Friday, May 6, 2011

Brown-Is-Beautiful Brown Butter Scones

Brown Butter Scones
In her book Good to the Grain, Kim Boyce presents a thoughtful collection of recipes that showcase a variety of whole grains. Going well beyond whole wheat, she introduces grains that may be less familiar, situating them in recipes that highlight its best characteristics.

Her recipe for Brown Butter Scones features teff flour (of Ethiopian injera fame) and rolled oats along with unbleached all-purpose flour. I love the texture of a simple oat scone, but it was the brown butter that really attracted me, thanks in no small part to Boyce’s description.

This scone is about the journey and the destination. As the butter browns, it perfumes the kitchen with the aroma of toasted hazelnuts. The resulting scone, too, is infused with this nutty warmth and flavor. (Side note: Brown butter is called beurre noisette in French. Noisette is the word for hazelnut.)

Because I selected this recipe on the fly, a few substitutions were necessary: Whole wheat stood in for teff and, finding no dark brown sugar in the pantry, I used light brown to replace the equal parts of dark brown and white sugars.

I also altered the process a bit. The original recipe calls for freezing the melted brown butter, then cutting this butter into the dry ingredients as one would normally do making scones or biscuits. Not knowing how long it would take this brown butter to re-solidify, I fell back on the dispersion technique I often use when making fruit crisps. This calls for adding the melted butter directly to the dry ingredients, stirring well and placing this mixture in the freezer to chill. I’ve used this method many times with success. By dispersing the butter throughout the dry ingredients, it will solidify quickly.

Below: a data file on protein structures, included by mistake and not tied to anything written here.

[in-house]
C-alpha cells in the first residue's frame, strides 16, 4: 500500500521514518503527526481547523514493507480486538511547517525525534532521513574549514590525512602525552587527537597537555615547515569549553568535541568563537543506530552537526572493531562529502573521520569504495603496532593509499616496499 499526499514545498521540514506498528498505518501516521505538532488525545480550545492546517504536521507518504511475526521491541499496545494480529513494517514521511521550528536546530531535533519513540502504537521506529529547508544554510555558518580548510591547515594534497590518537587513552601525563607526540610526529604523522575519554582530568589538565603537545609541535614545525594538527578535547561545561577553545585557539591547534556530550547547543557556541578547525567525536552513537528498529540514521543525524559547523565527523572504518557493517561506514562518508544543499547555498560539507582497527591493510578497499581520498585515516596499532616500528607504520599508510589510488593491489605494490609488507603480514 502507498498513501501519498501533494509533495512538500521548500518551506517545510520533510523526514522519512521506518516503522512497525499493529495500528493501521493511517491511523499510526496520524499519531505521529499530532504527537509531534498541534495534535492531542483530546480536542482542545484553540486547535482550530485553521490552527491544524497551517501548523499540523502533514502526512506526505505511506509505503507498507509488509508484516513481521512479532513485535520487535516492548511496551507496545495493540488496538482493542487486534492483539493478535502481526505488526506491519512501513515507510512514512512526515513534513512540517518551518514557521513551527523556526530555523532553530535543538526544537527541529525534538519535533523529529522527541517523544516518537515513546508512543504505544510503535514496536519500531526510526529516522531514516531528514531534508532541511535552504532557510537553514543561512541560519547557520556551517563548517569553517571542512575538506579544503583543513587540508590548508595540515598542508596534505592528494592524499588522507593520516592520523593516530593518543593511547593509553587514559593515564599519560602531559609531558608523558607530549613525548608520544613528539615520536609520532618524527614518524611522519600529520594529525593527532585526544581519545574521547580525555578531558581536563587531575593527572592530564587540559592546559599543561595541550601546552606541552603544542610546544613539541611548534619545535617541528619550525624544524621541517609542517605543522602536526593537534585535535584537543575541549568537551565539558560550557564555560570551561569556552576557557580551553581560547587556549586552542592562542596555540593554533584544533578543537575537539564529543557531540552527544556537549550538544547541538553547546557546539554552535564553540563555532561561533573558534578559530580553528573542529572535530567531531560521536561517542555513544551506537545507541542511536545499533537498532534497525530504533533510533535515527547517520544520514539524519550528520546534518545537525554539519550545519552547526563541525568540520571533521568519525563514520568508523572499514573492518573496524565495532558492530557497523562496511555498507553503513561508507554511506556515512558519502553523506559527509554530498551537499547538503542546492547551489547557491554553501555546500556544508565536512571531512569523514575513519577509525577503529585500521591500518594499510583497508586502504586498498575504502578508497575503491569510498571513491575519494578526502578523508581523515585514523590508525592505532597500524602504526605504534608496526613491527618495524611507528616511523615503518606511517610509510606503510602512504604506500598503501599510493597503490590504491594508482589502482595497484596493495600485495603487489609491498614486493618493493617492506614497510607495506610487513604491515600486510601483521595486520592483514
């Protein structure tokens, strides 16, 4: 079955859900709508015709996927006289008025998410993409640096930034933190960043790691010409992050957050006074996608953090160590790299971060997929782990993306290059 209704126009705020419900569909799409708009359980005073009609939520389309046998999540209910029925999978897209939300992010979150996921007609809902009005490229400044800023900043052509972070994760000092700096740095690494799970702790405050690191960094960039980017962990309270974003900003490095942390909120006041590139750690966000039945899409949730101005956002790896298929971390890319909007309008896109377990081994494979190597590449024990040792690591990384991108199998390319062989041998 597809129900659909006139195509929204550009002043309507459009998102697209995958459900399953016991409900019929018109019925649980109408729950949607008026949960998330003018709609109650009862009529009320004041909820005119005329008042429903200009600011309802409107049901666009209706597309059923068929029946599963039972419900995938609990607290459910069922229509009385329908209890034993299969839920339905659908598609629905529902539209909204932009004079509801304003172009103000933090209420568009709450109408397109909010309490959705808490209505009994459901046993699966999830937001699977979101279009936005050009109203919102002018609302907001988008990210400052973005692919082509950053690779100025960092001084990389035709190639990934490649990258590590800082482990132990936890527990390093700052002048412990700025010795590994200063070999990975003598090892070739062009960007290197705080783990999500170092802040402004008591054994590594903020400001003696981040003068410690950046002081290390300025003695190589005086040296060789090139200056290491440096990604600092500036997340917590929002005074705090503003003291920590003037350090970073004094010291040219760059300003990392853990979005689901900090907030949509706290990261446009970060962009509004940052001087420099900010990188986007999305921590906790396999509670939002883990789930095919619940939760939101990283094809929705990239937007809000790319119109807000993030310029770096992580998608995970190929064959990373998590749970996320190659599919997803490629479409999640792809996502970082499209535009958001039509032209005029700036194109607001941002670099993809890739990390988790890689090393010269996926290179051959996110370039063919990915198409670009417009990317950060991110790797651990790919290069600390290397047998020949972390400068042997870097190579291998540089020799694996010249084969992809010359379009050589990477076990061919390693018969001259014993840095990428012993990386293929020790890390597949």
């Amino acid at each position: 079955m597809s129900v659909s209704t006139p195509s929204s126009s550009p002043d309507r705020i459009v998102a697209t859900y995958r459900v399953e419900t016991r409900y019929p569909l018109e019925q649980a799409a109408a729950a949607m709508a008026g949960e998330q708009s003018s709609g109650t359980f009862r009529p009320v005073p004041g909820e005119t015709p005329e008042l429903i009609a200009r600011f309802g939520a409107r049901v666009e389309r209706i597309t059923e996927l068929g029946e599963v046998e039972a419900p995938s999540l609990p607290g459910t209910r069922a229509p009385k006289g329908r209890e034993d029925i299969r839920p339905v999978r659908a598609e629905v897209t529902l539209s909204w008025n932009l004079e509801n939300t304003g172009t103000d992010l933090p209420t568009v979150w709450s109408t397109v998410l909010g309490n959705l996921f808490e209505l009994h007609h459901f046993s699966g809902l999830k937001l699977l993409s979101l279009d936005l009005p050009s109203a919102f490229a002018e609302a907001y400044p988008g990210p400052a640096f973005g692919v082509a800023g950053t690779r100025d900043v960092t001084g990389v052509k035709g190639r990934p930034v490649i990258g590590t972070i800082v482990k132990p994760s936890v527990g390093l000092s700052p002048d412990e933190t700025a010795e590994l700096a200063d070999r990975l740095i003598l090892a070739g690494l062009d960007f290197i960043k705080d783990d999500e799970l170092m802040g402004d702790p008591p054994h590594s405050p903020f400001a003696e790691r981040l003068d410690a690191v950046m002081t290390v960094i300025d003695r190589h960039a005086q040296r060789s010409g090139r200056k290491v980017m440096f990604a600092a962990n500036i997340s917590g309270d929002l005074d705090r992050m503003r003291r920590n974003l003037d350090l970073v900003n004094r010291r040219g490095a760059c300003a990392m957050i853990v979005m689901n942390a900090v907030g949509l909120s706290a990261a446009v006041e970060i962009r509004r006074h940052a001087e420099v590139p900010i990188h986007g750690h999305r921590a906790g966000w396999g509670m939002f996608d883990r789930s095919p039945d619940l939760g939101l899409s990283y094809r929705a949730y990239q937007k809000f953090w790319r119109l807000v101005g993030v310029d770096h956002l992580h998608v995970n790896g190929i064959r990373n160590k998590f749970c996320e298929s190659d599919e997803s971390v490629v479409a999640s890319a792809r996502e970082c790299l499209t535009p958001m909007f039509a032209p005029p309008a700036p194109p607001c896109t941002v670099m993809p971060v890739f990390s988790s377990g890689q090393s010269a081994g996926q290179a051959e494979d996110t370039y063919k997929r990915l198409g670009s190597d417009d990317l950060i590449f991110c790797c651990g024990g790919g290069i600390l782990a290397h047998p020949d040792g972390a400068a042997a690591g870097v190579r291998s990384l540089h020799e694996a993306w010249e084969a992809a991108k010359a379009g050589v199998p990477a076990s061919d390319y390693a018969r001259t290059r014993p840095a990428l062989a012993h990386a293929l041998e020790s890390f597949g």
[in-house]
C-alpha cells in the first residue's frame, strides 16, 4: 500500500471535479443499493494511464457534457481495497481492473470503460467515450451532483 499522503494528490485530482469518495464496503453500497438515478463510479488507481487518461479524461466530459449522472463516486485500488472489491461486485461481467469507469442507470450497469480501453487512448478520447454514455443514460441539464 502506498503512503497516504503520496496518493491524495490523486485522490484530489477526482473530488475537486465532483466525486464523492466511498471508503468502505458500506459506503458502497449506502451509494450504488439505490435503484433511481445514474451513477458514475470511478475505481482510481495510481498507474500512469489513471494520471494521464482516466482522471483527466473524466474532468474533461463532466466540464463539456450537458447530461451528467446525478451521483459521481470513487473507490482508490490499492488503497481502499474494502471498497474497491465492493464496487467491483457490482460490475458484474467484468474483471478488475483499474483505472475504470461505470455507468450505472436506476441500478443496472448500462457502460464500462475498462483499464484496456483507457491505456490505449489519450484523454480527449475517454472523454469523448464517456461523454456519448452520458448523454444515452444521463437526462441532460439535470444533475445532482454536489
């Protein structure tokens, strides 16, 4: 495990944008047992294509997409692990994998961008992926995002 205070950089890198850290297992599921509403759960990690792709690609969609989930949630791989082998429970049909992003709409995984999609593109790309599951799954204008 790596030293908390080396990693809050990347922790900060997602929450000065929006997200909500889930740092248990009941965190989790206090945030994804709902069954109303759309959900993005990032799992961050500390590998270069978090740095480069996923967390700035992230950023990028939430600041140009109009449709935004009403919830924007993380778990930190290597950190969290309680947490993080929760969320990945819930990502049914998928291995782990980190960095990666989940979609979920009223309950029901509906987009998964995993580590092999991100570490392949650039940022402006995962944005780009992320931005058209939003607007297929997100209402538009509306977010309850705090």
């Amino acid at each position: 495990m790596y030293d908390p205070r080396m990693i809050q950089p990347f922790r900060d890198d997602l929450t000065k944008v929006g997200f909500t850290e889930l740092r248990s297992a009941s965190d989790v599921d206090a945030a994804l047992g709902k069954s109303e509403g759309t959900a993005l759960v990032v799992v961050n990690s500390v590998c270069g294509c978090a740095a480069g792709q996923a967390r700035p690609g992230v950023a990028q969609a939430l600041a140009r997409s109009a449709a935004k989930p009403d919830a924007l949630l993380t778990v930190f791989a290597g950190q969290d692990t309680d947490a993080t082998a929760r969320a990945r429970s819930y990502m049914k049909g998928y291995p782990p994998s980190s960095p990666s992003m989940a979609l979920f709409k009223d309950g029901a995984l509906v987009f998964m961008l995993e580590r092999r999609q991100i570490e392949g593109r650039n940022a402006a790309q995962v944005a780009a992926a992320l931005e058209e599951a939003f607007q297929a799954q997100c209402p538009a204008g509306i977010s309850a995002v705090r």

My multi-adapted scones were tasty and the kitchen smelled great for hours. Next time I will use teff to see how they were intended to taste.

Brown Butter Scones
adapted from Good to the Grain by Kim Boyce

1 stick of butter
1/2 c whole wheat flour
1 c unbleached all-purpose flour
1 c rolled oats
1/2 c light brown sugar
2 t baking powder
1 1/4 t salt
1/2 c heavy cream
1 egg, lightly beaten
1 t vanilla extract

heavy cream for brushing on scones
sugar for sprinkling

Place the dry ingredients in a large bowl and stir until everything is well incorporated.

Stir the egg, heavy cream and vanilla in a glass measuring cup and set aside.

Put the butter in a high-sided saucepan and bring to medium heat. The butter will melt and turn to gold, then it will get foamy and eventually quite bubbly. You’ll start to see little dark flecks settle to the bottom of the saucepan. When the bottom of the pan seems covered with these little flecks, and when the kitchen smells delicious, you’re done.

Pour this mixture over the dry ingredients. Stir slowly and deliberately, ensuring that all the dry ingredients become coated with the melted butter. The flour will resemble cornmeal and the rolled oats will become coated with butter and flour. Now put the bowl in the freezer and allow to chill for about 15 minutes, until the butter re-solidifies.

While you are waiting for the ingredients to chill, preheat the oven to 350.

Remove the bowl from the freezer and add the liquid ingredients. Stir or mix by hand until the dough comes together. Turn it out onto a floured board and bring it together into a round disk about 1 inch thick. With a knife, cut the dough into 8 wedges. Transfer the scones to a parchment lined baking sheet, taking care to leave an inch or so between each one so that they will brown well on the edges. Brush each scone with cream and sprinkle with sugar. Bake for 28 to 34 minutes, or until the scones take on a brown color. Kim Boyce notes that these scones are best when slightly over-baked rather than under-baked.

More recipes with brown butter:
Brown Butter Scones from White on Rice Couple
Brown Butter Biscuit from Playing with Fire and Water
Buttermilk Browned Butter Scones from The Pioneer Woman
Brown Butter-Toasted Oatmeal with Roasted Pears from Simple Bites

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